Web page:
Water Weight

As our lead Lioness, Katherine Eitel Belt, moves into a new home this week, we
decided to reach back in our archives and repost a Monday Morning Stretch
which we hope you will find helpful during these current challenging times.

The health and productivity of teams, whether professional, personal, or community-based, is commensurate with the health and productivity of the individuals who make up those teams. When team members are physically and emotionally healthy, it absolutely has a direct effect on the speed and quality with which products and services are delivered to their consumers, the ability to effectively communicate and achieve their goals, as well as their overall enjoyment of the process of working together.

When I consider some of the high-functioning teams I have worked with over the years, I’ve noticed they attend to three things:

  1. Accomplishing the vision.
  2. Caring for each other.
  3. Caring for themselves.

I recently asked a group of professionals to hold a full bottle of water out in front of them so their arm was not resting on anything. Next, I asked how much they thought the bottle of water weighed, approximately… About a pound, they agreed. Girl Holding Bottle WaterI ask them how much that same bottle would feel like it weighed if they held it without support for an entire hour? Probably, 5 pounds or more, they concurred. How about 4 hours? 20 pounds, for sure! 12 hours? Well, we’d have to call the paramedics! Of course, they understood that the water’s weight doesn’t actually change but the feeling of that weight becomes substantially heavier the longer we hold it without the ability to set it down and give our arm a rest.

If the water bottle is a metaphor for the stress we hold on to in our lives and work, what these participants experienced in their arms is exactly the same thing that happens for our entire physical body when we hold on to stress, tensions, worries, and concerns. When we never “set our burdens down,” the weight grows over time within the bodies that hold them. A lot of activities can serve to release the tension and give us a chance to regain our strength, recharge our energy, and renew our work with increased vigor and positivity. Here are just a few:

  • 6-8 hours of restful sleep a night
  • 20-60 minutes of movement and exercise
  • Laughter, especially long, good belly-laughs!
  • Daily prayer or meditation
  • Reading inspiring, positive books
  • Nourishing, delicious whole foods
  • Walking or hiking in nature
  • Keeping a daily gratitude journal
  • Small, random acts of kindness
  • Pursuing an interest or hobby

Several of my current coaching clients have 21-day challenges going on to help improve the “self-care” factor within their team. Some are keeping daily gratitude journals or walking together at lunch, subscribing to a daily meditation challenge via email or committing to performing secret, random acts of kindness every day. While they all anticipated an improvement by the end of their challenge, many are reporting a surprisingly quick and positive result early on in terms of improved individual morale and team cooperation.

There is a reason that companies like Google and Smile Reminders have ping pong tables in their break room or a masseuse who comes regularly for employee massages. They understand the benefits of “setting the water down” occasionally in our workday to prime the pump of creativity, resiliency, and employee satisfaction … which we know can lead to direct improvements in client satisfaction and bottom-line results as well.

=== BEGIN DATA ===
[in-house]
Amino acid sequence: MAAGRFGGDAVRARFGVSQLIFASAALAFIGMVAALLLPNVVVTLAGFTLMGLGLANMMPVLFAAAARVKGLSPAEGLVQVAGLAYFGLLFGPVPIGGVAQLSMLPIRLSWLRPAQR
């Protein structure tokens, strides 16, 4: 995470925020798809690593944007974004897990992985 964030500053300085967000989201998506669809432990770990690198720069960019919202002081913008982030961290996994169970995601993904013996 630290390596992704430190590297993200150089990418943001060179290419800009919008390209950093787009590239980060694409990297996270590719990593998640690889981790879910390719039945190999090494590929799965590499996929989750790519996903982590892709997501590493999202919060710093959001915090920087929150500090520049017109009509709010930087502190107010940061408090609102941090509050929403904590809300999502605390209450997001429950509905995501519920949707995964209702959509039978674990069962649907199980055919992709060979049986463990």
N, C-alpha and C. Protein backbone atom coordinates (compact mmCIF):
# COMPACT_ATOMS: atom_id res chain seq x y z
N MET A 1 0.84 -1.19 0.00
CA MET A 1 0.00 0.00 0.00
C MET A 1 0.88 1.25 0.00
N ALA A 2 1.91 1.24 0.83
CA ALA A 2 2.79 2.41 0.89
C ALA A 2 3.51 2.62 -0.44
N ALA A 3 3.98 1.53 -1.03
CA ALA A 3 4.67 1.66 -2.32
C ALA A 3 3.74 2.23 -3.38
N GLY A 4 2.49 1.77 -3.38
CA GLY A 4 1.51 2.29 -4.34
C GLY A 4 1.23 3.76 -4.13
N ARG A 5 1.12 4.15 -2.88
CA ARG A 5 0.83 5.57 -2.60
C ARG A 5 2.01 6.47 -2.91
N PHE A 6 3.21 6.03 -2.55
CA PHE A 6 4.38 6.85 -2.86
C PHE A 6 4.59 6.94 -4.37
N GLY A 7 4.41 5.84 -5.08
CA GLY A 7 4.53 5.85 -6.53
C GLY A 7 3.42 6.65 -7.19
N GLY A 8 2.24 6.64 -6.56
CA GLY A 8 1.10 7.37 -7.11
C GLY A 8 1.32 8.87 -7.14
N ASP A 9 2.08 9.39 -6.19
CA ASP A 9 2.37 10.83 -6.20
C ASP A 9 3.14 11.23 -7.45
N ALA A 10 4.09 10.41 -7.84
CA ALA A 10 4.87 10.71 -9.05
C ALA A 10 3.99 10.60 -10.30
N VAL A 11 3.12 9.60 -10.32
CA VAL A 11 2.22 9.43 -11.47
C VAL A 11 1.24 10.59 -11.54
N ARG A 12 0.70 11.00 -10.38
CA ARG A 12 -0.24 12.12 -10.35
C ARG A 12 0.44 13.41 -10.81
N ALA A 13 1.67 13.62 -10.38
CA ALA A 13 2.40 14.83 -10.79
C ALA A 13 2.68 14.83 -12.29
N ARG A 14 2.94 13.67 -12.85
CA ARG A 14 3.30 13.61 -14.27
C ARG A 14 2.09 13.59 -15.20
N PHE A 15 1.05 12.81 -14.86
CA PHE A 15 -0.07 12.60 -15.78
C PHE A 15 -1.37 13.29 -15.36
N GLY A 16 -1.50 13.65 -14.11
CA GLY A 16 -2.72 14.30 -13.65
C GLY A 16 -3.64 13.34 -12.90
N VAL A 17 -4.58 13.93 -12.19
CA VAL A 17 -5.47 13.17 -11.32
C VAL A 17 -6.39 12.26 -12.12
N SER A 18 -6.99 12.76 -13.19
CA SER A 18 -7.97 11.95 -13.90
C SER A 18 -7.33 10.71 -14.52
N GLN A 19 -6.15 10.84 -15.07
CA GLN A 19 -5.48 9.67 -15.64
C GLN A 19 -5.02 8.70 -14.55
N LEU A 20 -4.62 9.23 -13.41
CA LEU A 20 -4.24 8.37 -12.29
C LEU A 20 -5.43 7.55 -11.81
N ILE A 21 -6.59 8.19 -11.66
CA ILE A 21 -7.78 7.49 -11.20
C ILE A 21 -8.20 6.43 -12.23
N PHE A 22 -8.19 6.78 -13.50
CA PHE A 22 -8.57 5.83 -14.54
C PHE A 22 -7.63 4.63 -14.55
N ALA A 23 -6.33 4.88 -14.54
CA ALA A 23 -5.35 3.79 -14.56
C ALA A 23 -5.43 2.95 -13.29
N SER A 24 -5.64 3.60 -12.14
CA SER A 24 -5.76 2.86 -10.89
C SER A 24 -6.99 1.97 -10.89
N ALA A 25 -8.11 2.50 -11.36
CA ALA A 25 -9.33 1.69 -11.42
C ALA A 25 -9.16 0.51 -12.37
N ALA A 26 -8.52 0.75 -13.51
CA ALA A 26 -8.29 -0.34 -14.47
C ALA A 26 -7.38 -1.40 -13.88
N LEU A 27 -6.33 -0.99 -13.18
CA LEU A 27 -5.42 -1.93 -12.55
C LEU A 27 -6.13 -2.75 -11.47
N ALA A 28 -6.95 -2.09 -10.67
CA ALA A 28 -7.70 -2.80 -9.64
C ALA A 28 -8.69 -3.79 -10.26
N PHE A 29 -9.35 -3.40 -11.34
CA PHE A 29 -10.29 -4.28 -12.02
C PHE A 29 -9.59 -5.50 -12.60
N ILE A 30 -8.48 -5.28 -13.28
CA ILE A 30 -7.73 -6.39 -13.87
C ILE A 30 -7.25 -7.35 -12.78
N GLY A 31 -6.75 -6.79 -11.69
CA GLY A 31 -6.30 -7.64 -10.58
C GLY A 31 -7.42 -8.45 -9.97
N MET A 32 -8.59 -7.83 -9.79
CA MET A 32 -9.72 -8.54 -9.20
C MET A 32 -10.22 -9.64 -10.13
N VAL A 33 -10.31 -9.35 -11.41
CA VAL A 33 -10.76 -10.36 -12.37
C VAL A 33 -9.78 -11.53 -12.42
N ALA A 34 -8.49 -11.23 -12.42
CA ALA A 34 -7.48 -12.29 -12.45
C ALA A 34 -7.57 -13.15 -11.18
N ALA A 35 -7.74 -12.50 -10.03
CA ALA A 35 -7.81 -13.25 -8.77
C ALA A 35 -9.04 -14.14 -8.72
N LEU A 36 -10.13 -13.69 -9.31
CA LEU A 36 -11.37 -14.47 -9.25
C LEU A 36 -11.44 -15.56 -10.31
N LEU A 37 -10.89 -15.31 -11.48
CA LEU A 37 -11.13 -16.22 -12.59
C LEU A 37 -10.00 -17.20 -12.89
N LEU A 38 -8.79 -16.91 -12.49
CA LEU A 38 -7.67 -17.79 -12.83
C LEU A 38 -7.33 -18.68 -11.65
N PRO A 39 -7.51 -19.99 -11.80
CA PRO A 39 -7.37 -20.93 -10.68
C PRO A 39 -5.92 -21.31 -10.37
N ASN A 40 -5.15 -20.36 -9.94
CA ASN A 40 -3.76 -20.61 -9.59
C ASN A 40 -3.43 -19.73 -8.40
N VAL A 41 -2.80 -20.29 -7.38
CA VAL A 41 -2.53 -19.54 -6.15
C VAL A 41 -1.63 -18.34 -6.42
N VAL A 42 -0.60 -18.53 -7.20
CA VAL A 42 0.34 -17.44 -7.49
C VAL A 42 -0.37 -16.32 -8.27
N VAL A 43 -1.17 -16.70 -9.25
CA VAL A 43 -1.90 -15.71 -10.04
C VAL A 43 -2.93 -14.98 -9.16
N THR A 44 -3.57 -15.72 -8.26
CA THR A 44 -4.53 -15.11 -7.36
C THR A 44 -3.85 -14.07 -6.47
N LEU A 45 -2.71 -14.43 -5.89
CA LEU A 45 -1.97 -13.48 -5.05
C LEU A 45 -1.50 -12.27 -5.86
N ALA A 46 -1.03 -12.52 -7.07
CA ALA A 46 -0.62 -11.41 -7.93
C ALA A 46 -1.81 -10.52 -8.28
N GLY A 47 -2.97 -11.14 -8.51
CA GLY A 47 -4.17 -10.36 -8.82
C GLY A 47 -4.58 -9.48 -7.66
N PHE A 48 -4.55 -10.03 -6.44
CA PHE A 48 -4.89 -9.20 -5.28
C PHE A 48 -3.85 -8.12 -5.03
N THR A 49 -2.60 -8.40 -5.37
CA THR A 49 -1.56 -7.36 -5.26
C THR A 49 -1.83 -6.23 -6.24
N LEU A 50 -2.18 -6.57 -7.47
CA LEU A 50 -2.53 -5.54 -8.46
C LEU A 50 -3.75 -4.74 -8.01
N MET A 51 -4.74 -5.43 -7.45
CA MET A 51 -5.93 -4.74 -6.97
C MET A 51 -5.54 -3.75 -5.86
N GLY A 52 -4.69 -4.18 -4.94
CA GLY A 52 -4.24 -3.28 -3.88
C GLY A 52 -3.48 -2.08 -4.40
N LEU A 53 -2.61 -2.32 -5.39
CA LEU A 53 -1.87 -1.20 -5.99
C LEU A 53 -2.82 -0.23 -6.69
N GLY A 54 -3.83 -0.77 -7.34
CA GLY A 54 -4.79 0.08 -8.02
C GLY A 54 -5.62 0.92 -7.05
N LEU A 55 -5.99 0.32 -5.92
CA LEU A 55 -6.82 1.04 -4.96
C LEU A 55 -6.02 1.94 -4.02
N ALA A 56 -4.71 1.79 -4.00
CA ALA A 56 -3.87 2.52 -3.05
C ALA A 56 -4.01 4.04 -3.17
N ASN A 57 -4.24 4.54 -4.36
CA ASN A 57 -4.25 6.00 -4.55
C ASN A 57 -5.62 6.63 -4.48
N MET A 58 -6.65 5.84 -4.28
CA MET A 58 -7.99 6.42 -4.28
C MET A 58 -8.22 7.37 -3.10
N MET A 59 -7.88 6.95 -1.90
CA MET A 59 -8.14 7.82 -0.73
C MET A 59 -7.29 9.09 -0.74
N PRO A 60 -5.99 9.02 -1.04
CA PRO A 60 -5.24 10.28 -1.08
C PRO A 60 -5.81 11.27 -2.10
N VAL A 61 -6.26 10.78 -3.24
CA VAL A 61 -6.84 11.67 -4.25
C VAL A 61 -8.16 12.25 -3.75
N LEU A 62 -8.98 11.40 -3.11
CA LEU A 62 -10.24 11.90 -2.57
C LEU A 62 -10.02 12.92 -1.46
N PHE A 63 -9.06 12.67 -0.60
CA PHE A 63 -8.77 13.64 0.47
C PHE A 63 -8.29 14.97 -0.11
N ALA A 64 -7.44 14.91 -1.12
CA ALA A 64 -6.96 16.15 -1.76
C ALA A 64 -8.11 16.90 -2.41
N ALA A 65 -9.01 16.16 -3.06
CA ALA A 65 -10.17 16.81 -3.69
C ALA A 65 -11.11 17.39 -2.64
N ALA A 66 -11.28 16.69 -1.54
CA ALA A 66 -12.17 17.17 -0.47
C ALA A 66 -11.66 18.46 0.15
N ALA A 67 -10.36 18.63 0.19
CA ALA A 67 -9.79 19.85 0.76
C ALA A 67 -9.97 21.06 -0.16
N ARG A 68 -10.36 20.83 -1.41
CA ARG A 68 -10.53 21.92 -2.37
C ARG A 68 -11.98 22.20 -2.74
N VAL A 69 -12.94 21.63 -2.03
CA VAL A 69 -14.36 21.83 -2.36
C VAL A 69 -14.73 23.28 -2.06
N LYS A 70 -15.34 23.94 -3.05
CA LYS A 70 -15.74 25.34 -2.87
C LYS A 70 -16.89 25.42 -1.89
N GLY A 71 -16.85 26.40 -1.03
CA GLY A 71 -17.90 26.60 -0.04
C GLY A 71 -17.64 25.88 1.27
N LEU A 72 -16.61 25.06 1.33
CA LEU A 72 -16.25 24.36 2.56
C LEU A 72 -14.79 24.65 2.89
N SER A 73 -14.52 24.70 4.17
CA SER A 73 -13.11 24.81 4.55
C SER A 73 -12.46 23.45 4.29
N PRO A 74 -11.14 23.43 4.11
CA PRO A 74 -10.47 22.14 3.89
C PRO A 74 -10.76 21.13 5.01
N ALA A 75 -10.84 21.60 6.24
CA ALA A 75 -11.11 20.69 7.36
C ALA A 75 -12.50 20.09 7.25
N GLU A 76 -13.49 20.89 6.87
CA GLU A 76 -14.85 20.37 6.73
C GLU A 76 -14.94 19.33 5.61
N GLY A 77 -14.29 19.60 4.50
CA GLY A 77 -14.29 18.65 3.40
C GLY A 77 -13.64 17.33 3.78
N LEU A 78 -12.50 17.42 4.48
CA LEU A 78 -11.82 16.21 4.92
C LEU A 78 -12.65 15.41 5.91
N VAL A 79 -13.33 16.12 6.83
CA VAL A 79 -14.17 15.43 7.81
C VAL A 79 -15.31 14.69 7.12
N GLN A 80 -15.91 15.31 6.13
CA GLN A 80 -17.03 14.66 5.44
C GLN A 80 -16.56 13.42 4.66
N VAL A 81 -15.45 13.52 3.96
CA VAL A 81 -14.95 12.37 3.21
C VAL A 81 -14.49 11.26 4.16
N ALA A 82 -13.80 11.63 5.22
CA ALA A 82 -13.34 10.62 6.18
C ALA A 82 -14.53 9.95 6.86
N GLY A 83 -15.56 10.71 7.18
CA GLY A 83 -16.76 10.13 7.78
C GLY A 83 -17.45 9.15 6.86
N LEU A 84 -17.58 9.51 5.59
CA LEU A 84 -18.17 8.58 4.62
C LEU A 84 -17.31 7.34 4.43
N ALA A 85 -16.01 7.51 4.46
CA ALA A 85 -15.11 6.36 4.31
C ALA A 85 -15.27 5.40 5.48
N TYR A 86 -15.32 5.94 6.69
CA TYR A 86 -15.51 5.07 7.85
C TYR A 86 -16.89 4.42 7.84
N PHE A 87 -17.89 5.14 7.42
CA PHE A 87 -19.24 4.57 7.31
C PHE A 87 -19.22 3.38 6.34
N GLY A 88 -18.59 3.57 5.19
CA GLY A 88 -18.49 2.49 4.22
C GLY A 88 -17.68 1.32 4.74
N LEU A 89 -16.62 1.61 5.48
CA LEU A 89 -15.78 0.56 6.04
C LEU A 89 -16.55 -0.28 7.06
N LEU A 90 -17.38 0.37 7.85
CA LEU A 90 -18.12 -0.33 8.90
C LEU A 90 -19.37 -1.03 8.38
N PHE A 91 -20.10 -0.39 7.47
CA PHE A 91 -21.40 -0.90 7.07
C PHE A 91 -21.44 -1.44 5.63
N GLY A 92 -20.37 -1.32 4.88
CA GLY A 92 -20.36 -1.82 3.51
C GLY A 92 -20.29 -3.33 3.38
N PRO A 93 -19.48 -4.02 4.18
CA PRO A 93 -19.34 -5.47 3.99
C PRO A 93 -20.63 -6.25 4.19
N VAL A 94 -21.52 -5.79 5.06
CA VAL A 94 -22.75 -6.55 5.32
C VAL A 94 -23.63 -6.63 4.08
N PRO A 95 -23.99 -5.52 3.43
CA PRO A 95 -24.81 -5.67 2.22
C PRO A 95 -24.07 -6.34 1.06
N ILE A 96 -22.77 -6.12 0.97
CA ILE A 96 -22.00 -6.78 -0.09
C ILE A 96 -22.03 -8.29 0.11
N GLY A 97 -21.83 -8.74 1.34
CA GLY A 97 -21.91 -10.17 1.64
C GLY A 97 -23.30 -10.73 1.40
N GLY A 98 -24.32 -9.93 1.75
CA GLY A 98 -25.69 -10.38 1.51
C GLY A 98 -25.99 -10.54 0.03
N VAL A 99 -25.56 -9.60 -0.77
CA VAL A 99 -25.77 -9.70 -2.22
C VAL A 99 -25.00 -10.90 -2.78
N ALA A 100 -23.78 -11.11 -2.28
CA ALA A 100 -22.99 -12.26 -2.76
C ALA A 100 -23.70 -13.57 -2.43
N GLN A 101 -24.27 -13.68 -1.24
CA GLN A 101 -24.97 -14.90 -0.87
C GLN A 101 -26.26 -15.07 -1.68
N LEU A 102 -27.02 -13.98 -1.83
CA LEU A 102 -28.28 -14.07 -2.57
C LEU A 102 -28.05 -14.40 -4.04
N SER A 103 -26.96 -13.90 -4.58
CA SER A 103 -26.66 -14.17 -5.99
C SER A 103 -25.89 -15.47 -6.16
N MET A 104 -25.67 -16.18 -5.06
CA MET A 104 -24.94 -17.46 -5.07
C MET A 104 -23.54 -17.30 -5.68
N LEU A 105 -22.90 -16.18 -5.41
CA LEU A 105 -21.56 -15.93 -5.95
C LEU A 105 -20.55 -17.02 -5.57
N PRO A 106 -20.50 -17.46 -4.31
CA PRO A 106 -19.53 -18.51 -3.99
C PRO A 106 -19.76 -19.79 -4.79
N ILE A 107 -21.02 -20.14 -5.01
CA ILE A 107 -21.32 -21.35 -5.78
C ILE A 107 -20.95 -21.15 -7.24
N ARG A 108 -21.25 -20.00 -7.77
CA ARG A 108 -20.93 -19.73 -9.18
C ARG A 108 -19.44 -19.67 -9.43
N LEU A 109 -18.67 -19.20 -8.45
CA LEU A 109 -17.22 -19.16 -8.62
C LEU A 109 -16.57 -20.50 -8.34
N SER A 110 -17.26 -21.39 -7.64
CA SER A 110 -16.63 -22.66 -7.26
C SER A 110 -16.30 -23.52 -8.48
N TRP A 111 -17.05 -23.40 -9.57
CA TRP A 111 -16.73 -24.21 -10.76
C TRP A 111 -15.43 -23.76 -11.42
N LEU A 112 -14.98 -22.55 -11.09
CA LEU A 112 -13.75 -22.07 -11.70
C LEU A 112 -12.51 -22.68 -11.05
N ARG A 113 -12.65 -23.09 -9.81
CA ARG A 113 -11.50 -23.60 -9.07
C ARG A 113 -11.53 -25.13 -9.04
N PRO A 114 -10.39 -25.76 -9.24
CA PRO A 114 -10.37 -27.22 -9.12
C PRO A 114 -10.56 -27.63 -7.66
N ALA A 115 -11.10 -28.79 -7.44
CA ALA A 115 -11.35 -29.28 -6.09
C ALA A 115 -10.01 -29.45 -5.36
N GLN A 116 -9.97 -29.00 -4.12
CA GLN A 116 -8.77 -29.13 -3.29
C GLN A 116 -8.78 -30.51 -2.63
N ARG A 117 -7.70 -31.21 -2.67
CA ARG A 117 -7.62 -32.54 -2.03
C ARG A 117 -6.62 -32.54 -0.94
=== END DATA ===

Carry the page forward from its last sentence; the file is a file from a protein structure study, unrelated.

“If you ask what is the single most important key to longevity, I would have to say it is avoiding worry, stress, and tension. And if you didn’t ask me, I’d still have to say it.”
~ George Burns

Posted in Uncategorized | Leave a comment

Coronavirus and Leadership

If you’ve been a subscriber to our Monday Morning Stretch for any length of time, I hope I have inspired you to be consistent in your effort to grow and strengthen your personal leadership skills. If you’ve done so, then you know already that you must first up-level your own mindset and leadership thinking prior to elevating your ability to speak from a strong leadership platform. You’ve been practicing mindfulness in your leadership thoughts, actions, and communications. You know that your actions, reactions, decisions, and all that you speak into existence is 100% within your control.

So, now the BIG question: Exactly what do you think all this work and attention was preparing you for? Well, it wasn’t for the best of times. It was for the worst. It was for when we find ourselves in our next crisis. In this case, COVID-19. What you have prepared for is here.

This is where leaders like you suit up, rise from the bench, and take the field. This is what you’ve been training for. This is where leadership takes action. This is when it is needed and where it counts the most… When we and everyone around us are engulfed in a crisis, real or imagined.

Fear makes people do strange and abnormal things. But leaders know that they will never make their best decisions or speak most persuasively from fear. Great leaders have practiced monitoring their thoughts and directing them toward ideas that are helpful, hopeful, strong, and consistent with their core values.

Now is our time. This is exactly when people who have not been practicing these skills will need us to rise and take the lead for them. And, we can.